Editorial: Jailhouse suicides aren’t theories | TribLIVE.com

Editorial: Jailhouse suicides aren’t theories


Jeffrey Epstein’s apparent suicide has prompted a rash of conspiracy theories about how a wealthy man in an infamous criminal case could have been left to kill himself.

There are the theories that the government had him killed. Or maybe it was the Clintons. Or maybe it was the even wealthier people who could have been implicated in his case should it go all the way to trial. Maybe it was the Russians. Maybe it was criminals.

Epstein’s death seems poised to be the new Kennedy assassination or Marilyn Monroe overdose. It is the death no one will ever accept at face value.

For just a moment, let’s ignore the rich, famous players alleged to be involved in Epstein’s wicked games. Let’s strip everything away but the demographics.

A man in jail awaiting trial appears to have died at his own hand. While it is the money and sex and politics that have drawn the public’s attention and focused on all of the reasons his suicide shouldn’t have happened, let’s focus on something else.

Suicides happen in jail. They happen a lot.

A 2015 report from the federal Bureau of Justice Statistics called the number of people killing themselves in local jails “a national crisis.” The BJS numbers show people in jail — often awaiting a trial rather than serving a sentence — are more than three times more likely to commit suicide than those sentenced and incarcerated in a prison.

A Pennsylvania Post article showed the state had 81 county jail suicides between 2015 and 2018. Seven were in Allegheny County, four in Beaver, three in Washington, two in Westmoreland, one in Somerset. The 10-county region had 65 attempted suicides.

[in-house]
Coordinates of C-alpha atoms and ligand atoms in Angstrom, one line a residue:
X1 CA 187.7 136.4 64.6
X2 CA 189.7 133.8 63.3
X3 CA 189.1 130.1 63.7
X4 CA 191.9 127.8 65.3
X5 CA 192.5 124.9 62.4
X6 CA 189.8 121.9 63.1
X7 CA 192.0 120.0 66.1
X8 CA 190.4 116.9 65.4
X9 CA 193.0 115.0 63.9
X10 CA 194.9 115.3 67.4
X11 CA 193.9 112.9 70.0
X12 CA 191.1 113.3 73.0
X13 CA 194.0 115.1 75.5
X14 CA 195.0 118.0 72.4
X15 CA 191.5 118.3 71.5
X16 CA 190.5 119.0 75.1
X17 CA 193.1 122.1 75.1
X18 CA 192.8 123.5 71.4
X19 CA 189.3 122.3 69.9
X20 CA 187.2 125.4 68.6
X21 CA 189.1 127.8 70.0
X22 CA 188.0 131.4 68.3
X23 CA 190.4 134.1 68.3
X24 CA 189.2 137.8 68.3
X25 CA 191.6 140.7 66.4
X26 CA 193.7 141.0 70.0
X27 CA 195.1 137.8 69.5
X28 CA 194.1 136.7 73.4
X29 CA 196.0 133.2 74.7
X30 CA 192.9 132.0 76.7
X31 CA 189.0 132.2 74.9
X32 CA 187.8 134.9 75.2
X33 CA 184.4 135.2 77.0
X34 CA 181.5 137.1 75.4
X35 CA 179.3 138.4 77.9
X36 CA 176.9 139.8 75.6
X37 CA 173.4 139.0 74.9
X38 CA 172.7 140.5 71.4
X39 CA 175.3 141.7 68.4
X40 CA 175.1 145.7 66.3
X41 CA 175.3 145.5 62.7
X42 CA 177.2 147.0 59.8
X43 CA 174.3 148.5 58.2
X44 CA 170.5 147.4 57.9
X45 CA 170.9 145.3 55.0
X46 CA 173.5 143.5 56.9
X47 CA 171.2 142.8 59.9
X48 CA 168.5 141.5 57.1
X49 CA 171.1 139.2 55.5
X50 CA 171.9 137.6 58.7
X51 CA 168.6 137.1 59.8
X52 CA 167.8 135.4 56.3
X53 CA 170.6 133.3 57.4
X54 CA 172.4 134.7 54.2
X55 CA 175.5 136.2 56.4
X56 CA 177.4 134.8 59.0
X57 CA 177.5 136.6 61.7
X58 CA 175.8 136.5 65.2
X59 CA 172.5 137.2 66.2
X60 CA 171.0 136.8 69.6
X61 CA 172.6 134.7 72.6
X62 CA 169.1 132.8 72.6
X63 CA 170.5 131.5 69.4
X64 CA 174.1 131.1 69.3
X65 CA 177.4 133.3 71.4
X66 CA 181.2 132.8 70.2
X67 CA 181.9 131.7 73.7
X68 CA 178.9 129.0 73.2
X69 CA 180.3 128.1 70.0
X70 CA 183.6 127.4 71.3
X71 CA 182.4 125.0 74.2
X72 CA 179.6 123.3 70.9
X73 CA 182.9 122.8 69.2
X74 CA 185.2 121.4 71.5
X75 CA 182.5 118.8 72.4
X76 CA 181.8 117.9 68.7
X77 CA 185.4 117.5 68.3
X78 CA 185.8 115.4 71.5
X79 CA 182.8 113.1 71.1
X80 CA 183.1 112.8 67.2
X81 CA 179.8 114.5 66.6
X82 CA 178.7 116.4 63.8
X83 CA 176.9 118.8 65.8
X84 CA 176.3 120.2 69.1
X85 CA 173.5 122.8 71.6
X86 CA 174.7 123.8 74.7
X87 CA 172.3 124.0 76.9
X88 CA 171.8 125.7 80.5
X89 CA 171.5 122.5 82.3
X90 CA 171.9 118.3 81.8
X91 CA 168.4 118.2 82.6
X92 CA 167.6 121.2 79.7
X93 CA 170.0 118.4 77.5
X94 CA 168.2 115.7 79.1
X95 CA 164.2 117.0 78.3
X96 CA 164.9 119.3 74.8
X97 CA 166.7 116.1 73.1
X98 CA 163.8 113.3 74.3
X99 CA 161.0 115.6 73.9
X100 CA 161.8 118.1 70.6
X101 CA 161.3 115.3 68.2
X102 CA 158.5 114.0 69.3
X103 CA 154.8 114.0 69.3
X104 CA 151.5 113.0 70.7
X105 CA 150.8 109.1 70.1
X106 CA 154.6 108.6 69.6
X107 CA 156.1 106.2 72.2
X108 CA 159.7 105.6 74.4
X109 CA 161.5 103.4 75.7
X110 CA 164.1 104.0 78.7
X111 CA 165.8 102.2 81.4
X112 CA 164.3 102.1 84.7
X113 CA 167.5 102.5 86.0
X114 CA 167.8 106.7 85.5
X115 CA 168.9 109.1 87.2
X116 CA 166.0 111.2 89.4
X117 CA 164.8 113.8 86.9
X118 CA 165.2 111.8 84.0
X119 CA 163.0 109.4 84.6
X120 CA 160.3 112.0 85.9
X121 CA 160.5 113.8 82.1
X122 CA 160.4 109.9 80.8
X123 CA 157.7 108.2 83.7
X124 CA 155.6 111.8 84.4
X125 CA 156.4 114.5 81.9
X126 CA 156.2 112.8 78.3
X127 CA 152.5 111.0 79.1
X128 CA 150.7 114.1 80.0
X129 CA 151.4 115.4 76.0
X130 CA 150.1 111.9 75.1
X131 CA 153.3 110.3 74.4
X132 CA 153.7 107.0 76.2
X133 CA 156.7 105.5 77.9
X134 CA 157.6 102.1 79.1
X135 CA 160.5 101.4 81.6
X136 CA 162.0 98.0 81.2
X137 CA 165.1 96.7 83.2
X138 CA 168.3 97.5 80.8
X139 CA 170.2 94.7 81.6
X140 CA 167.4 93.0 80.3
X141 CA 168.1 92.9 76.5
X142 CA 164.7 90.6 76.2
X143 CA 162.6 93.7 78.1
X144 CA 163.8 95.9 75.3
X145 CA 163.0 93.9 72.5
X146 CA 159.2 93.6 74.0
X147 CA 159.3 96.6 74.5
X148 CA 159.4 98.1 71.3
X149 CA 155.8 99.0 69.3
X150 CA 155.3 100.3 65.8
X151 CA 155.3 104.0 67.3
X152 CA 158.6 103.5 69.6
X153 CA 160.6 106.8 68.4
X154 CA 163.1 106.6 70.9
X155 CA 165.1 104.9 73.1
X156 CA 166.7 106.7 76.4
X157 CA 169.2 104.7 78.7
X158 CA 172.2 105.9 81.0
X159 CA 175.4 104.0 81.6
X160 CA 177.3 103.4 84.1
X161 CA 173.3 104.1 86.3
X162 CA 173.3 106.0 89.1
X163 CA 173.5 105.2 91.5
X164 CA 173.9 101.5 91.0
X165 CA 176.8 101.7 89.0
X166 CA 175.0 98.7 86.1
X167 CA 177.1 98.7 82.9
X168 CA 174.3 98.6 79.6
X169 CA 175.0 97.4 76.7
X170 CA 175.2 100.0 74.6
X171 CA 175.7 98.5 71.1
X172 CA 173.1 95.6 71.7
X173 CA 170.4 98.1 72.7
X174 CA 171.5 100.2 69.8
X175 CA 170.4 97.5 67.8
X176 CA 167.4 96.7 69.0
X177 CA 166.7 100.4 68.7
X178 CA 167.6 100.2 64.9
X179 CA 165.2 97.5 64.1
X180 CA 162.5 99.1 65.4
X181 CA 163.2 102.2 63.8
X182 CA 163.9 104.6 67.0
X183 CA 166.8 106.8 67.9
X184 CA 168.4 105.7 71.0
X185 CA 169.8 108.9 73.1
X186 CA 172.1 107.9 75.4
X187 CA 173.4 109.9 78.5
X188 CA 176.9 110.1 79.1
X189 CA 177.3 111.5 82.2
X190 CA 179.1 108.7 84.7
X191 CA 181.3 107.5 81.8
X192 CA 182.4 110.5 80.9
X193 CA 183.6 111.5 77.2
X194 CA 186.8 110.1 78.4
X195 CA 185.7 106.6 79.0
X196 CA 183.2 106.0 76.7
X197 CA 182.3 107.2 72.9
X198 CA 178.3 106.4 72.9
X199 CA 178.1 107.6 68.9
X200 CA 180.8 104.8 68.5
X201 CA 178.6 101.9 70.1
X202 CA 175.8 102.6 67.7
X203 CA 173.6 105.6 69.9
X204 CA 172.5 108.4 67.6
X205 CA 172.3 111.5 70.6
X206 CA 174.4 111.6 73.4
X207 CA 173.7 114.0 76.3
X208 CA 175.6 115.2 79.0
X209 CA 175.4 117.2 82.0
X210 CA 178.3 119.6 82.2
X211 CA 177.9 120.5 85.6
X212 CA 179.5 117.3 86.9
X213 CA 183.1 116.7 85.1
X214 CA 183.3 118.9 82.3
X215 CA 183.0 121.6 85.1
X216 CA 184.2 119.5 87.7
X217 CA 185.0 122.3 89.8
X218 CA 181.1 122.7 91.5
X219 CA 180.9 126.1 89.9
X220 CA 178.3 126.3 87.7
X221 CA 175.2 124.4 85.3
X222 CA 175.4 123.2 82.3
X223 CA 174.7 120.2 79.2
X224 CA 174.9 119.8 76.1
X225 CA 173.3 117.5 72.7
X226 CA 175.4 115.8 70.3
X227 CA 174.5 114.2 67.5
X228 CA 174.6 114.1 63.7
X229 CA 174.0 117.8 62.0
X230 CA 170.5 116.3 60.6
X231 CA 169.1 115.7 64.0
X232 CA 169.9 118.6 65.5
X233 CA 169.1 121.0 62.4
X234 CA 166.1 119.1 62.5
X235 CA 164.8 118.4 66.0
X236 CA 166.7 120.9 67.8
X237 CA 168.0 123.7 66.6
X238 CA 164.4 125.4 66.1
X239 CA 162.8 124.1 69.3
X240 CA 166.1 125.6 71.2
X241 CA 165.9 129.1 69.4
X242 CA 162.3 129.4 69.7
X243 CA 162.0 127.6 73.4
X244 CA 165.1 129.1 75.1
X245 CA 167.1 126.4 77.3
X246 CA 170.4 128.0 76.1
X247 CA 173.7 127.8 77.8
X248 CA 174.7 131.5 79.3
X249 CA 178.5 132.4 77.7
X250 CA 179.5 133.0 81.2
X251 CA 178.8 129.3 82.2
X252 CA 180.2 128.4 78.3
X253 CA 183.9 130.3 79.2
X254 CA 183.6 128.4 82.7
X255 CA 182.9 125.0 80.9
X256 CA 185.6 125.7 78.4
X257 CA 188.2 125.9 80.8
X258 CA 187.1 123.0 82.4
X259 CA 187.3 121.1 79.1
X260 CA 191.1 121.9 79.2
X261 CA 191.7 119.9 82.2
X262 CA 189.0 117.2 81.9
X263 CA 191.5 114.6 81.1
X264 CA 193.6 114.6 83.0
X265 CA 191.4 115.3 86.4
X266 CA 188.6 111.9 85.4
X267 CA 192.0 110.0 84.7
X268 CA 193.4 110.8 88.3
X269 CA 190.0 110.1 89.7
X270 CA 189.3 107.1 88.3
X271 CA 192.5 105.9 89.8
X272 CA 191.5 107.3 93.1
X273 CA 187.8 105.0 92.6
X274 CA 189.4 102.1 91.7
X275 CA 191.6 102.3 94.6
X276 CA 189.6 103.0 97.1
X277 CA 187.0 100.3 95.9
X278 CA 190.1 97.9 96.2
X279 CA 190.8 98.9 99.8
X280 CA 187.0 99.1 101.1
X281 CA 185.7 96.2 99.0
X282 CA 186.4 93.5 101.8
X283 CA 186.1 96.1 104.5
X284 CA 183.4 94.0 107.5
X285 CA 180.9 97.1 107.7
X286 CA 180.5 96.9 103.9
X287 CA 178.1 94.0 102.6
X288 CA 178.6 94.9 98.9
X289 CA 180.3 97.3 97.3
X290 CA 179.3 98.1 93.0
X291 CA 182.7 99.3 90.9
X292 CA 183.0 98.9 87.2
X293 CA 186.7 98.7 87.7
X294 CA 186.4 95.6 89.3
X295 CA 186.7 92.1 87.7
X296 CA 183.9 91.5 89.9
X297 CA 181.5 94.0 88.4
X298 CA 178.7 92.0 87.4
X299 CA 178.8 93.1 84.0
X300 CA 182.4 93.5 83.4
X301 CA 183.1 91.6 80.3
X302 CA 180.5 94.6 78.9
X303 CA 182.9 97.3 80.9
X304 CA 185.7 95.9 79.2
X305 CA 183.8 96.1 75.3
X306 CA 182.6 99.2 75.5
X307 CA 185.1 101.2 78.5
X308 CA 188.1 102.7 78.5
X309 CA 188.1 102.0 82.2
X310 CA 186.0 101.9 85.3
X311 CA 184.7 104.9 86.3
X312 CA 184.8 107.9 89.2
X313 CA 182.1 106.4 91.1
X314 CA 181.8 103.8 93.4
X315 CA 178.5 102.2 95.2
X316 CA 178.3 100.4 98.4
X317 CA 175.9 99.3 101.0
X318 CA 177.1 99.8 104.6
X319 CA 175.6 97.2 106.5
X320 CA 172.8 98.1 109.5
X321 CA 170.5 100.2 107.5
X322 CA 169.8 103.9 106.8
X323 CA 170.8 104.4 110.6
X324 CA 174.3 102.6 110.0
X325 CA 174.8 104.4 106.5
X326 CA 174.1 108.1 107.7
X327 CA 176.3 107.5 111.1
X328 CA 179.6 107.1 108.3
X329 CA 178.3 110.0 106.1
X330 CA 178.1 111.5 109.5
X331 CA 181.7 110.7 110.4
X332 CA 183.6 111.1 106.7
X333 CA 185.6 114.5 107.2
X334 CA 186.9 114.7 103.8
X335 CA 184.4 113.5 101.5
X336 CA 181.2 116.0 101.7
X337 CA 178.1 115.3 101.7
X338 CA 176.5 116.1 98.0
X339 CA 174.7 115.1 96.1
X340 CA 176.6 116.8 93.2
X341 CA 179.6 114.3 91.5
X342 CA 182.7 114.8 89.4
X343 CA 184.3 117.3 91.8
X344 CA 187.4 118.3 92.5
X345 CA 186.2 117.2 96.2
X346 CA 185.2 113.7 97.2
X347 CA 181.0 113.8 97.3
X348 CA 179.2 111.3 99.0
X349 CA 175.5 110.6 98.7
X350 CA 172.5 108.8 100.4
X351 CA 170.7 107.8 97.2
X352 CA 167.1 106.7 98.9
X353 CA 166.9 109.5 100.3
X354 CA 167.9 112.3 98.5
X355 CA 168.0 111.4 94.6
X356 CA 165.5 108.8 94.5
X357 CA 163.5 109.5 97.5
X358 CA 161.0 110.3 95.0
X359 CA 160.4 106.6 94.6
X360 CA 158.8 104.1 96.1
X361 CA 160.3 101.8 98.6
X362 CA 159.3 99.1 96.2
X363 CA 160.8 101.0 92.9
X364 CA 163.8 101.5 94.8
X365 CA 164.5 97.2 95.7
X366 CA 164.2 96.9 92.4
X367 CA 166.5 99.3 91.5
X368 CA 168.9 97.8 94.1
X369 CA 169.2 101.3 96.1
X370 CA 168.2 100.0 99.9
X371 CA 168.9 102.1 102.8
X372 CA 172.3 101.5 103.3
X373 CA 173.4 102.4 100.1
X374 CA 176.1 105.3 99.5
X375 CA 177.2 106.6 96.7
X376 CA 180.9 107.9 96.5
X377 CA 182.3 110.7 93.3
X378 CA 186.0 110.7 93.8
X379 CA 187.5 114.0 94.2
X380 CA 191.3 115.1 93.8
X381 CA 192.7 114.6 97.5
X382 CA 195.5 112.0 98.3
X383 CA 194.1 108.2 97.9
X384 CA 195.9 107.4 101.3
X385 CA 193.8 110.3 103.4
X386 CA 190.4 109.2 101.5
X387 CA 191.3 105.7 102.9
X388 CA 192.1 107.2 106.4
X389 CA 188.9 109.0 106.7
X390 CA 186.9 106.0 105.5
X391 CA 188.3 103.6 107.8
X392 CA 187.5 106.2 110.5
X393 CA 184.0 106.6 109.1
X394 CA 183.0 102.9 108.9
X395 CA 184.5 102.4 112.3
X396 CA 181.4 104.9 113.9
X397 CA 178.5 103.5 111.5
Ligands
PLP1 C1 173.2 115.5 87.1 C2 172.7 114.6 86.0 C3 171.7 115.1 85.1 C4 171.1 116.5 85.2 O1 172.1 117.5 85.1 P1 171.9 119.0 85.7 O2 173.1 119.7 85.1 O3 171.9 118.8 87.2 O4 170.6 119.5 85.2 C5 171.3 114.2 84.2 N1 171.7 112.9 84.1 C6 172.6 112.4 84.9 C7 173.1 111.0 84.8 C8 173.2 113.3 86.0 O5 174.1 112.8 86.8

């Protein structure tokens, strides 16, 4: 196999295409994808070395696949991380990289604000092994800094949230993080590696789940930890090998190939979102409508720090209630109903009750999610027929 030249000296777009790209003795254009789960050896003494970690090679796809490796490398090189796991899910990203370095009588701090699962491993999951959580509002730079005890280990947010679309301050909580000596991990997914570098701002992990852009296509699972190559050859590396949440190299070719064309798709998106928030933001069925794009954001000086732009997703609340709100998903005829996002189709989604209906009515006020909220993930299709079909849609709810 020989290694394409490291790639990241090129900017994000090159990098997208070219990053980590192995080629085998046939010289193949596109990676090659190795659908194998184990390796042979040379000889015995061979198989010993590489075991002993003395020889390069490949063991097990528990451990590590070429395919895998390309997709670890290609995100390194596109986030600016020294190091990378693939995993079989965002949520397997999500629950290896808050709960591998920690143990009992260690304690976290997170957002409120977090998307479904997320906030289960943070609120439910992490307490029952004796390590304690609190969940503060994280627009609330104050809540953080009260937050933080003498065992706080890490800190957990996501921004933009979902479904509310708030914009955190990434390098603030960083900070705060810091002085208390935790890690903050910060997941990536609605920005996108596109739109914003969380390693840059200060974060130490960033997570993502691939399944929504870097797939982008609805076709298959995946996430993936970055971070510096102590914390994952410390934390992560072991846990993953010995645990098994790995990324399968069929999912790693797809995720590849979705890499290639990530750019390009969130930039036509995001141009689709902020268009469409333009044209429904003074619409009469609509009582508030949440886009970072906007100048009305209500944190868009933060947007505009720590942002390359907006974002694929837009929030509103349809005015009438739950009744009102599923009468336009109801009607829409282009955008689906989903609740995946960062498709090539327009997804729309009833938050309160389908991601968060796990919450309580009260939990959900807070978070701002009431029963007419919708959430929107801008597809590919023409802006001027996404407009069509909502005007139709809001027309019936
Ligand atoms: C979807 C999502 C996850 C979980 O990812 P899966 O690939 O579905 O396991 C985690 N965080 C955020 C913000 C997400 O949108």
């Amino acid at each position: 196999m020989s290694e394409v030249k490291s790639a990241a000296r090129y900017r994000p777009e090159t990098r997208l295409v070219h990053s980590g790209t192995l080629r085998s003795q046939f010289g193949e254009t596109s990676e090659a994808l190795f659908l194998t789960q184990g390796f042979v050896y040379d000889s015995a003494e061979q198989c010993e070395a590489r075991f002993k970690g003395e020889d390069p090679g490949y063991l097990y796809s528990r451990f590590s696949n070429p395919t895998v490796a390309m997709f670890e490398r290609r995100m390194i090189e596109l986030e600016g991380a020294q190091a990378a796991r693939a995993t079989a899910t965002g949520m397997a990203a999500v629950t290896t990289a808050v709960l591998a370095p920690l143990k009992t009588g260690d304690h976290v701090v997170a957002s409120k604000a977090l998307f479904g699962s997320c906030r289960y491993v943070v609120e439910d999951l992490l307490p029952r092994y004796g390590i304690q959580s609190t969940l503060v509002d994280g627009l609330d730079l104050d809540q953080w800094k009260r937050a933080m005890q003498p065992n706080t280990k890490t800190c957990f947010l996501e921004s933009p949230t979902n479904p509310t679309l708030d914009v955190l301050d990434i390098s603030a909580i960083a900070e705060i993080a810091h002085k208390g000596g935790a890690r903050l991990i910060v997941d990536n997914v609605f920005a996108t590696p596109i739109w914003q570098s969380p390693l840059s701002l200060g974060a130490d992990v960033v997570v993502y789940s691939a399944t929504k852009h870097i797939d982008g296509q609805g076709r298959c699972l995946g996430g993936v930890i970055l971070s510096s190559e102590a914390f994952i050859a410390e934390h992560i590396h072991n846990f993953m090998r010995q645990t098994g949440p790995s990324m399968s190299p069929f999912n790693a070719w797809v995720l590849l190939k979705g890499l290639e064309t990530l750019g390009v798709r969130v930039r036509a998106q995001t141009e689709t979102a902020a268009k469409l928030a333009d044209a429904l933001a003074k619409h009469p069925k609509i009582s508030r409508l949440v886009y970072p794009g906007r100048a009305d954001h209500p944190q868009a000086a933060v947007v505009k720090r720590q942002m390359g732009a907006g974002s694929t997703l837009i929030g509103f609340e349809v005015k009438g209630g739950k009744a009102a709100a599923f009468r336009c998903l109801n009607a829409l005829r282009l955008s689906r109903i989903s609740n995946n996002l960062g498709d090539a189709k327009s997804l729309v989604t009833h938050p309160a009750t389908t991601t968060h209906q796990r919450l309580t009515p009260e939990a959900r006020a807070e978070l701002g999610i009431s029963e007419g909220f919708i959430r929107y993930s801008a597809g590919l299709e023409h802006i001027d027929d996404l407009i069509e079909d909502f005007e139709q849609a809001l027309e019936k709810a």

There have been more in 2019.

The National Institute of Mental Health recognizes incarceration as a “main risk factor for suicide.”

Epstein had at least two others — a prior attempt and being over 60.

When the very act of being brought into jail checks a major box on the list, caution and attention would seem to be good ideas in all county correctional facilities, especially when so many of those behind the bars are still supposed to be presumed innocent.

A jail is just the first step in a criminal court journey. It might just be for a few hours or a few days. At worst, it might be a couple of years. It isn’t supposed to be where a life ends.

Maybe the focus on Epstein’s death could result in just a little attention given to the national crisis of jailhouse suicides. Most of them are facts, not theories.

Categories: Opinion | Editorials
TribLIVE commenting policy

You are solely responsible for your comments and by using TribLive.com you agree to our Terms of Service.

We moderate comments. Our goal is to provide substantive commentary for a general readership. By screening submissions, we provide a space where readers can share intelligent and informed commentary that enhances the quality of our news and information.

While most comments will be posted if they are on-topic and not abusive, moderating decisions are subjective. We will make them as carefully and consistently as we can. Because of the volume of reader comments, we cannot review individual moderation decisions with readers.

We value thoughtful comments representing a range of views that make their point quickly and politely. We make an effort to protect discussions from repeated comments either by the same reader or different readers

We follow the same standards for taste as the daily newspaper. A few things we won't tolerate: personal attacks, obscenity, vulgarity, profanity (including expletives and letters followed by dashes), commercial promotion, impersonations, incoherence, proselytizing and SHOUTING. Don't include URLs to Web sites.

We do not edit comments. They are either approved or deleted. We reserve the right to edit a comment that is quoted or excerpted in an article. In this case, we may fix spelling and punctuation.

We welcome strong opinions and criticism of our work, but we don't want comments to become bogged down with discussions of our policies and we will moderate accordingly.

We appreciate it when readers and people quoted in articles or blog posts point out errors of fact or emphasis and will investigate all assertions. But these suggestions should be sent via e-mail. To avoid distracting other readers, we won't publish comments that suggest a correction. Instead, corrections will be made in a blog post or in an article.